On the back page of Education Week this week is my essay about charter schools, including a trip down memory lane back to the meeting in Minnesota in 1988 where the dream took shape. I hope all of you will go over to Ed Week’s website to read it (subscription required), but, before you do, bear with me because the ground keeps shifting under this movement, even as many things remain the same.
I’d like to raise two issues: 1) quality control and 2) persistent opposition.
For one thing, the Obama Administration is embracing charter schools (or ‘chartered schools’) with great enthusiasm. Now, it’s true that Education Secretary Arne Duncan adds a qualification, saying that they support ‘good charter schools,’ but that strikes me as, for the moment anyway, an empty distinction, largely because of an absence of ways of measuring quality.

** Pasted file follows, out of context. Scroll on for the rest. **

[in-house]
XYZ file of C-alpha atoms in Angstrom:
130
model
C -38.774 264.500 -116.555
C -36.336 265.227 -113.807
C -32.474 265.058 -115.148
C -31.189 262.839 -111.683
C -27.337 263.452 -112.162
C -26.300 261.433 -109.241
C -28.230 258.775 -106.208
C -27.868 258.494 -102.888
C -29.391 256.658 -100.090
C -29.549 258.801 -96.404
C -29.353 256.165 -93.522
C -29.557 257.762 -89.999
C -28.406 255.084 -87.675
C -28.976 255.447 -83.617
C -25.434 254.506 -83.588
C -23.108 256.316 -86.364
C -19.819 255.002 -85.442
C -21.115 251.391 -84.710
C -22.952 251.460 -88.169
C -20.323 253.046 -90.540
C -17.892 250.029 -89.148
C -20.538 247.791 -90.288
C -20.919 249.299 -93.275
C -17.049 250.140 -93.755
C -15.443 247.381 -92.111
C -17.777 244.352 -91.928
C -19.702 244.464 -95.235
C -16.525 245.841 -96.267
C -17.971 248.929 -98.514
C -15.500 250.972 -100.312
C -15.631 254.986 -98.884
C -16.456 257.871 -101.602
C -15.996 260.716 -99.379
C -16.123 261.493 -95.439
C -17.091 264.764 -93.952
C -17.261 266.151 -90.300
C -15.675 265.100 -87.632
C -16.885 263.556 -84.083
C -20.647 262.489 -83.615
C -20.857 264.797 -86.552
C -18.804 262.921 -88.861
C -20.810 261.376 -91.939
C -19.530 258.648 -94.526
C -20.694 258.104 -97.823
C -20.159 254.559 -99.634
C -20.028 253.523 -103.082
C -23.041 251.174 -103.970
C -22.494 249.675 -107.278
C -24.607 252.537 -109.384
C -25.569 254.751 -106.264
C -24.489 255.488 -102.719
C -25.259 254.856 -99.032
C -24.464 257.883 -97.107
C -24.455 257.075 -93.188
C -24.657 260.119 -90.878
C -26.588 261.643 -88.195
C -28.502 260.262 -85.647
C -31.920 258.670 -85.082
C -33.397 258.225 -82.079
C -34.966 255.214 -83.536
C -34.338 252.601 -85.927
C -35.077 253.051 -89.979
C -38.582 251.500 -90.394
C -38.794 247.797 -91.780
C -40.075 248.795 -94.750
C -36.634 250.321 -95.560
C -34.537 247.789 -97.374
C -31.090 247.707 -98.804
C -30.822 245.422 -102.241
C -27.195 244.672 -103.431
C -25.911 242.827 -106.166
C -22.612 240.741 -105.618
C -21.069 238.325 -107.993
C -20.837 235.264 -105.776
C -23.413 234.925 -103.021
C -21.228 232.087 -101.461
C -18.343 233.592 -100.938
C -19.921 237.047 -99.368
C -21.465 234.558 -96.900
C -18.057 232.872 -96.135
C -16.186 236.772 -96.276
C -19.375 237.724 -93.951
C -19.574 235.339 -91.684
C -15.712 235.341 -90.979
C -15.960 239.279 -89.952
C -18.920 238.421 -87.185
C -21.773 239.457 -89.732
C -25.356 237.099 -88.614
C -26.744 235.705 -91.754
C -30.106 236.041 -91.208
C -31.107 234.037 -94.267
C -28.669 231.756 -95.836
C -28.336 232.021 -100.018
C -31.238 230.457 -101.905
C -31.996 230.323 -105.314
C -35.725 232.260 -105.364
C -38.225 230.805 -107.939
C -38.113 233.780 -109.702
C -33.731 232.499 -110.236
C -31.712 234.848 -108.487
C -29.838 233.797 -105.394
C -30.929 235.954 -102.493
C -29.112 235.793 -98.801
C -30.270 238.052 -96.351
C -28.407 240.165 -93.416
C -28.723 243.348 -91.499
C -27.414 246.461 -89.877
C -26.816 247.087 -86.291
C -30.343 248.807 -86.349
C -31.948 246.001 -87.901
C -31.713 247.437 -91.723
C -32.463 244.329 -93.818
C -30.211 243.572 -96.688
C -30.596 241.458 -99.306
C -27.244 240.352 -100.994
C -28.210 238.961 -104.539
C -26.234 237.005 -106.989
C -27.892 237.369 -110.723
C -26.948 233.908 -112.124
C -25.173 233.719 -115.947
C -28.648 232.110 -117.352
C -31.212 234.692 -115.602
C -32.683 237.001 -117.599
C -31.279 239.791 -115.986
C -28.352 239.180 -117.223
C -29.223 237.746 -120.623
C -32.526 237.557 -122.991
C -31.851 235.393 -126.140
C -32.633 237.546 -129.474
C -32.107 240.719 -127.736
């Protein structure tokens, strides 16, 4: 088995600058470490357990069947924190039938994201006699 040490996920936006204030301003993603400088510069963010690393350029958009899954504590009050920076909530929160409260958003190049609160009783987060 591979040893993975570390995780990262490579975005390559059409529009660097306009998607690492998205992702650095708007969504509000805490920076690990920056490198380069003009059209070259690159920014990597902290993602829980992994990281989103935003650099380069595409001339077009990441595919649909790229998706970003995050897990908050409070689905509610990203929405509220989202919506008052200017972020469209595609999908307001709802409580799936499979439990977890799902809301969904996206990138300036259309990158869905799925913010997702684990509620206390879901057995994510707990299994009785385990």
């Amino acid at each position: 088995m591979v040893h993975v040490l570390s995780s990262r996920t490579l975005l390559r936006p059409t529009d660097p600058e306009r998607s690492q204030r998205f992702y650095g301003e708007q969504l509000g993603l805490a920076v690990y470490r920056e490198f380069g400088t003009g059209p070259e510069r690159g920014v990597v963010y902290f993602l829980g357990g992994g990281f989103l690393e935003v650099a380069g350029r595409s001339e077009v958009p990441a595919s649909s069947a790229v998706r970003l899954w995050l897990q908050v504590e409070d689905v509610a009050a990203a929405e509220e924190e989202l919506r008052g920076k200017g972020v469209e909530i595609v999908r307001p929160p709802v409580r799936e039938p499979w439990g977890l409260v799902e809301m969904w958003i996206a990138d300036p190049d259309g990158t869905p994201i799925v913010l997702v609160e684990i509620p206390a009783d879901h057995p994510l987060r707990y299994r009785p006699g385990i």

It’s true that egregiously bad charters get shut down, but mediocre ones keep plugging along, doing just as much damage to kids as mediocre public schools. But what the charter school proponents don’t seem to realize is that these mediocre institutions are also damaging ‘the movement.’ I’ve heard them (and you know who you are!) say that mediocre public schools aren’t punished, as if that justifies not closing mediocre charter schools! It doesn’t, precisely because the charter school advocates are claiming to be different.
I think that charter schools risk becoming like schools of education if they aren’t careful. How many of the 1400 or so schools and colleges of education are excellent? Continue reading